Until now the openSTF interface shows no devices. The next step is now to add real Android devices to the USB hubs, to make them visible for openSTF and other colleagues. In order to add devices to the system, make sure the developer options and USB debugging are activated on each device. To activate the developer options open settings app -> About the phone and tap 7 times on the build number. Then go back to the settings overview and find the developer options. Open the developer options with a tap and activate USB debugging. Now connect the device to the USB hubs. When device is connected you will see the dialog to grant access to the device via adb. If the access has been granted, openstf will automatically install the STF services on the phone. After a couple of seconds the device will show up in the device list of the test farm and is ready to use.

STF - Android Device Cloud - Adventures in QA

Connect a Device to Android Studio

Once the devices are added to the device cloud, you can connect them to your IDE e.g. Android Studio. To connect a device, select one from the list in STF. On the dashboard tab there is a section called “Remote debug”. In this section the adb connect command is shown with the ip address and port of the device. Copy the command to your shell and execute it.Remote Debug - Android Device Cloud - Adventures in QA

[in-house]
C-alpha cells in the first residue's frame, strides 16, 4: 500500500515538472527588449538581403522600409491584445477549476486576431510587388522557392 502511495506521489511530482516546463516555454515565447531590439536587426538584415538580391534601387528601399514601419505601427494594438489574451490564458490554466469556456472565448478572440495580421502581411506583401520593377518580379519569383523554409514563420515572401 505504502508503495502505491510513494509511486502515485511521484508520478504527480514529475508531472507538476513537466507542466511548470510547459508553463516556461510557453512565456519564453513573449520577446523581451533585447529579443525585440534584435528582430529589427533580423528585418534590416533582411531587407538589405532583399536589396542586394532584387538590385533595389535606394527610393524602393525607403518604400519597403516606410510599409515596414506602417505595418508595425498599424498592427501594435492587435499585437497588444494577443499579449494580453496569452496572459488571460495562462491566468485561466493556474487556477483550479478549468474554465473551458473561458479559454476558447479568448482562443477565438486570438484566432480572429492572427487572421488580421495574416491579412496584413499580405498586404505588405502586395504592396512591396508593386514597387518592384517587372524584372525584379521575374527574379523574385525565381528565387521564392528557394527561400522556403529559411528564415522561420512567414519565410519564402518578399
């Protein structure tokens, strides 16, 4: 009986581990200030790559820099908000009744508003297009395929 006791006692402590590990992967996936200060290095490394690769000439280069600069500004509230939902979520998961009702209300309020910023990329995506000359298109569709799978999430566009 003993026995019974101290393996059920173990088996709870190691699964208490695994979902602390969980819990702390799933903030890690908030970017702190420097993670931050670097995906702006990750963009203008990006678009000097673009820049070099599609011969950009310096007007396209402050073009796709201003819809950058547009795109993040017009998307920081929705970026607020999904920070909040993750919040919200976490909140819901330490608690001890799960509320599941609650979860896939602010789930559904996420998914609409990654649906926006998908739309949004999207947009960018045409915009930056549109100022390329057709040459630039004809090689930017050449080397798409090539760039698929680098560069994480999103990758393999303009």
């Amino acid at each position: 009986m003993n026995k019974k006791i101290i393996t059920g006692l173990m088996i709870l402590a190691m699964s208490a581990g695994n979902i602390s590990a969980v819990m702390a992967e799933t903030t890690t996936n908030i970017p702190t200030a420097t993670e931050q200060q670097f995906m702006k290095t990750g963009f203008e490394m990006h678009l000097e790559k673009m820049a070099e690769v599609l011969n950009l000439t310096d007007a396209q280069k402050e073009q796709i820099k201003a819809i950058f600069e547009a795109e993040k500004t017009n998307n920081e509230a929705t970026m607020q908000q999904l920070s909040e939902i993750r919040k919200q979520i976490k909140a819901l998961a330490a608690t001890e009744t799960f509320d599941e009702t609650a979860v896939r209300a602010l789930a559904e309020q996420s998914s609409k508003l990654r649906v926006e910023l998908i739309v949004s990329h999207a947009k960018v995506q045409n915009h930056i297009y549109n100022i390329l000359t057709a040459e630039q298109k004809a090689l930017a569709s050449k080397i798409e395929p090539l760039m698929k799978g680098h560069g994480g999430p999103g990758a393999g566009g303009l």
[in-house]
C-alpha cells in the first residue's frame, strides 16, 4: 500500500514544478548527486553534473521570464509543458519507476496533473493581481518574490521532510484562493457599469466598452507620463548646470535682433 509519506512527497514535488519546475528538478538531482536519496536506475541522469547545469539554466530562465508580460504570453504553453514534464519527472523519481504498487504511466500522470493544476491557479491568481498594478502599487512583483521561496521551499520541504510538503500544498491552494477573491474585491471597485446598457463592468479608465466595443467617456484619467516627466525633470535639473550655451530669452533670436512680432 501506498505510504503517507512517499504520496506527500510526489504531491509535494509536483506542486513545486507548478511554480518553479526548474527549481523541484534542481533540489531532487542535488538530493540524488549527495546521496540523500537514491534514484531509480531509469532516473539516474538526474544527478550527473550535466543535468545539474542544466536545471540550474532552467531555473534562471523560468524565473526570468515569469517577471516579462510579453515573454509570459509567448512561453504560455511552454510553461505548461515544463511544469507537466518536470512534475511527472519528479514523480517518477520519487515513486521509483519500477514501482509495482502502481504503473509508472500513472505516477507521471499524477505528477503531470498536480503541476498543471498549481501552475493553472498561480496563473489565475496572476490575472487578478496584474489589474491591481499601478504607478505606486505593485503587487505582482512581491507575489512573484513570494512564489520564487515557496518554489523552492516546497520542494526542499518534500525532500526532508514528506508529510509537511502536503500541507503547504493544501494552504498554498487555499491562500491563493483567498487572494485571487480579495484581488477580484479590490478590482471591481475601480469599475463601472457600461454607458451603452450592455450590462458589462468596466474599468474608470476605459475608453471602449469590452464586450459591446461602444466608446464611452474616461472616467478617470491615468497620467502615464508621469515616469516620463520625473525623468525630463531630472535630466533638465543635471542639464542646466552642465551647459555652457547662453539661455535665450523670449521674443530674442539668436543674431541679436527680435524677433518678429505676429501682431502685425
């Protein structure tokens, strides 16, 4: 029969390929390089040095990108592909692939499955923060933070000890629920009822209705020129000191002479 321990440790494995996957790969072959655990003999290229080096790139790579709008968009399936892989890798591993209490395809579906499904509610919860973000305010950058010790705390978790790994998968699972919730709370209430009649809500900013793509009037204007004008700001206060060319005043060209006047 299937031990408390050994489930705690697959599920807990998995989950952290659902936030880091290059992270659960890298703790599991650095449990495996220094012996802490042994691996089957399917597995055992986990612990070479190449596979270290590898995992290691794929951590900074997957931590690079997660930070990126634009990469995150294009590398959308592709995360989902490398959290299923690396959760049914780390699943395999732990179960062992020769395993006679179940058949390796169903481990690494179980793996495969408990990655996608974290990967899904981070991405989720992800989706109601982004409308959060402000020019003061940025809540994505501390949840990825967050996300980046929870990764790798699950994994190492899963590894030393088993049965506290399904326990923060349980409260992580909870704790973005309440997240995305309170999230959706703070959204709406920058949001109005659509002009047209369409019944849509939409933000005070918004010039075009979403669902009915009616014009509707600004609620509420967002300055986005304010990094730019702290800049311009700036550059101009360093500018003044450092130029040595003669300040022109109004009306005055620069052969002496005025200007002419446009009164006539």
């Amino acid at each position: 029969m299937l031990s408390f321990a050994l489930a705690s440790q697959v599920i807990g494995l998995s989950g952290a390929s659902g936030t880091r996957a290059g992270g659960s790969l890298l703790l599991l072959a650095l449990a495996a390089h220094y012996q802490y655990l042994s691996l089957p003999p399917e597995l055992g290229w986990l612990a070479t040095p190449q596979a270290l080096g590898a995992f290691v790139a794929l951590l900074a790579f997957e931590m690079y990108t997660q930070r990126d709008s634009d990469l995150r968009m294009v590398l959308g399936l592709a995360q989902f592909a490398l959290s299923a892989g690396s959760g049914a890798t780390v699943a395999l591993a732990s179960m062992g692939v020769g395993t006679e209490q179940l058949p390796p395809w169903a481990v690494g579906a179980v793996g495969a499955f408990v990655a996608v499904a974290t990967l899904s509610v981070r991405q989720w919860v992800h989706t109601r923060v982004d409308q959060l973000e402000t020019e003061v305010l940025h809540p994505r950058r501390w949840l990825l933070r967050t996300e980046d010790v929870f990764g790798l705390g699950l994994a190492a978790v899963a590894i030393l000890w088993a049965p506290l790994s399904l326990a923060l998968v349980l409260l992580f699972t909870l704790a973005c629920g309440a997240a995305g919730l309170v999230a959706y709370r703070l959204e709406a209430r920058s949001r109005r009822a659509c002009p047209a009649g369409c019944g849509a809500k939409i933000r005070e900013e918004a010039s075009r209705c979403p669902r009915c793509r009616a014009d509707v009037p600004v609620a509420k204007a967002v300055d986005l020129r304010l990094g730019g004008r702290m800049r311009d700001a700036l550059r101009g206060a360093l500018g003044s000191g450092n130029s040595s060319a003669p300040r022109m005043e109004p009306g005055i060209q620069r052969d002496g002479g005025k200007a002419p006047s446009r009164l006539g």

Now the device is connected to your computer and can be used within the IDE or via the command line. Execute the command

adb devices

to see if the device is connected and available. Now that the device is connected, you can start a build e.g. in Android Studio and select the real Android device from the device chooser dialog.

Device Chooser - Android Device Cloud - Adventures in QA

Once the build is finished, the apk file will be installed on the Android device in your own device cloud.

Device Farm in Action

To get an idea how openSTF is working, I created the following YouTube video which shows the Android device cloud in action after the initial setup and without the rack :).

That’s it, now you have a running Android device cloud in your office ready to be used for manual testing, automated checking and debugging. If you plan to build the same Android device cloud, I would be more than happy to see some pictures of your solution.

#HappyTesting

Server Rack Image Source: http://ecx.images-amazon.com/images/I/51RhnebQdKL.AC_UL320_SR284,320.jpg